We demonstrate a new paradigm of electronic switches without using semiconducting channels. Metallic nanoparticles deposited on one dimensional (1D) insulators has led to the creation of room-temperature tunnel field effect transistors (TFETs). Our TFETs are based on quantum tunneling between gold quantum dots (QDs) deposited on the insulating boron nitride nanotubes (QDs-BNNTs) . We show that QDs-BNNTs are insulating at low bias voltages, but allow electron tunneling at room-temperature when sufficient potential is applied.
Since the switching behaviors are based on quantum tunneling, these FETs have suppressed leakage current and contact resistance. In addition, the performances of our FETs are enhanced at shorter tunneling channel, in contrast to the short channel effects in Si devices. Thus QDs-BNNTs are advanced materials for FETs that could by-pass some of the fundamental limitations in semiconducting channels. High-quality BNNTs were grown by the growth-vapor-trapping (GVT) approach . The as-grown BNNTs are insulators with diameters of ~15-50 nm. These BNNTs are used as 1D substrates for the deposition of gold QDs by pulsed-laser deposition .
BNNTs are almost ideal as the substrates for the deposition of these QDs due to their uniform and controllable diameters. Furthermore, their defect-free sp BN network makes them chemically inert to the deposited QDs, and remains electrically insulating. Scanning transmission electron microscopy (STEM)  suggests that the gold QDs are crystalline, and are preferentially deposited on one side of the BNNTs. These QDs form a 1D array of particles with estimated diameters ranging from about 3-10 nm and inter-dot spacing of about 1-5 nm.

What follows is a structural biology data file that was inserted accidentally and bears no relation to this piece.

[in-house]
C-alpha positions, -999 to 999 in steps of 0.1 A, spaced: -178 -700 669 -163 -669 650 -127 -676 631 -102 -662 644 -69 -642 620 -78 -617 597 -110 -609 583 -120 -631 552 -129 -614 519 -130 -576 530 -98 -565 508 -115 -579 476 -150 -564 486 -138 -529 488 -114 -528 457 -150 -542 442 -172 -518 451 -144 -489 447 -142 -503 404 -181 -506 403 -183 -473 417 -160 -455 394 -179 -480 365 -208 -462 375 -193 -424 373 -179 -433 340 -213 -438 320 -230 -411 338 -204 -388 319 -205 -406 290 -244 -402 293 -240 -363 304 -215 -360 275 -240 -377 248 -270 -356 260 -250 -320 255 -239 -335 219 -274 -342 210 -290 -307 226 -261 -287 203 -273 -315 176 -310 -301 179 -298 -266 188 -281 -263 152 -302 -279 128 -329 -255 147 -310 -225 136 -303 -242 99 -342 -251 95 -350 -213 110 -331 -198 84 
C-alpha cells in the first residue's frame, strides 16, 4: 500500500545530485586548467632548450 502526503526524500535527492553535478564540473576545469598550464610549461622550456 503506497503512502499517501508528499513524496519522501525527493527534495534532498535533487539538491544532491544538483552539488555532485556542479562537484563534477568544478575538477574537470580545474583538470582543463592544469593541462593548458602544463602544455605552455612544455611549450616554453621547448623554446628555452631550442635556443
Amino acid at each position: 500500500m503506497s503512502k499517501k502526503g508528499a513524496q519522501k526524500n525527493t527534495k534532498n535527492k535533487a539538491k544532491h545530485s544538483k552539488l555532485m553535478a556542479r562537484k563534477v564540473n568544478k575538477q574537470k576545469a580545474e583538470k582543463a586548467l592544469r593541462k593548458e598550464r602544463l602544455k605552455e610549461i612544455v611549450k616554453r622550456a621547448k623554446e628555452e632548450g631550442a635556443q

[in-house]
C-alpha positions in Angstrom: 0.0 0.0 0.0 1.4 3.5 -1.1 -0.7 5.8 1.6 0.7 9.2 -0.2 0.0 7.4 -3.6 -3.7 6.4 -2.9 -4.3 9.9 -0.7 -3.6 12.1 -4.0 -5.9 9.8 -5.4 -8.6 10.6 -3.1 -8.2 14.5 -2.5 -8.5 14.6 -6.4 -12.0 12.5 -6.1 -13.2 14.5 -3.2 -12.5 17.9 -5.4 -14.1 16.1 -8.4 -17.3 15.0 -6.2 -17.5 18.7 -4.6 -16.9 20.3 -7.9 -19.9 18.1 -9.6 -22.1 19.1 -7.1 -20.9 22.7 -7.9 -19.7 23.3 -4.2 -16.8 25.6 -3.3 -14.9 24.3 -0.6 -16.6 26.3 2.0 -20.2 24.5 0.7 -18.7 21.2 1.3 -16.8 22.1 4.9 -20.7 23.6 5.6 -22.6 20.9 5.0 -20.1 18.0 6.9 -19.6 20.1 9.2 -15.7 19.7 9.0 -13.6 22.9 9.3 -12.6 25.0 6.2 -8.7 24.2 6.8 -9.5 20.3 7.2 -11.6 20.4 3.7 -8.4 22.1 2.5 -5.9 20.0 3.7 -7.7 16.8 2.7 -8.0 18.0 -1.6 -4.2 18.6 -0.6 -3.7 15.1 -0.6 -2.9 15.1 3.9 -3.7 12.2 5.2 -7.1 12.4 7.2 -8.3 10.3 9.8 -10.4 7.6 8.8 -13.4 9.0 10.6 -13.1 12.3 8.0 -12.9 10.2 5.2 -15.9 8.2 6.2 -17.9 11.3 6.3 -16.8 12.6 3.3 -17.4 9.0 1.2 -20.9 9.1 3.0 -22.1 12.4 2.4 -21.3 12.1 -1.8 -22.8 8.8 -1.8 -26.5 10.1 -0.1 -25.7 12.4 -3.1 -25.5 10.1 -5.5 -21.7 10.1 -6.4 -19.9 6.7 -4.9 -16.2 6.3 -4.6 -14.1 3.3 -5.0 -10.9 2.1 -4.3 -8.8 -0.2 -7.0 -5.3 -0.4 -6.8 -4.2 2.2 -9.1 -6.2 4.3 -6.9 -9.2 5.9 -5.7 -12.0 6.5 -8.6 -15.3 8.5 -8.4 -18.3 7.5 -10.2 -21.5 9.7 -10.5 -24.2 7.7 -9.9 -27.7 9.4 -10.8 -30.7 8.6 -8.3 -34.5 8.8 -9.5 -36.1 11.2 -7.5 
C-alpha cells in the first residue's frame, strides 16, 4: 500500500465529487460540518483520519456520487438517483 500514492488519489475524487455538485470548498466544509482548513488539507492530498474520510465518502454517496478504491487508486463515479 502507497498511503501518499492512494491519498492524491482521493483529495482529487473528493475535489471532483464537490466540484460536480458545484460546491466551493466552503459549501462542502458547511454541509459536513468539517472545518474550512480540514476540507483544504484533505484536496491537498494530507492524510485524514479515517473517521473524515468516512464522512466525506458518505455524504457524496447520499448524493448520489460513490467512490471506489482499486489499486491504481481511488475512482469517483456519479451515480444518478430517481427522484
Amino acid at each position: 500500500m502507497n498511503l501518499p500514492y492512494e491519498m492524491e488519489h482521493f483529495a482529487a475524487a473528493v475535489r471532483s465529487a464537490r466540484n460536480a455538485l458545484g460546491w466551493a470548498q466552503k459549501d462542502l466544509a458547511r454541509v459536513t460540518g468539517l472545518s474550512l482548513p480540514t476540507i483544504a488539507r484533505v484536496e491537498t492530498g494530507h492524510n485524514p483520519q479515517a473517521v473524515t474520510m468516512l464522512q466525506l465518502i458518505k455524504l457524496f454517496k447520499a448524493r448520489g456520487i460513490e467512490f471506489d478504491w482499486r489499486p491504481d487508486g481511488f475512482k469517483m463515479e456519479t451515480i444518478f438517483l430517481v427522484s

The transport properties of these QDs-BNNTs were characterized by a four-probe scanning tunneling microscopy (4-probe STM) . We show that the turn-on voltages of this QDs-BNNT decrease from ~30V to < 0.1V as the transport length decreased . These switching behaviors can be modulated by a gate potential and are fully simulated by a theoretical model. The on-off ratio of these devices is estimated to be on the order of 10. Details of these results will be discussed in the meeting.
Y. K. Yap acknowledges the support from the U.S. Department of Energy, the Office of Basic Energy Sciences (Grant DE-FG02-06ER46294), the Center for Nanophase Materials Sciences at Oak Ridge National Laboratory (CNMS at ORNL) (Projects CNMS2009-213 and CNMS2012-083), and the ORNL’s Shared Research Equipment (ShaRE) User Program (JCI).
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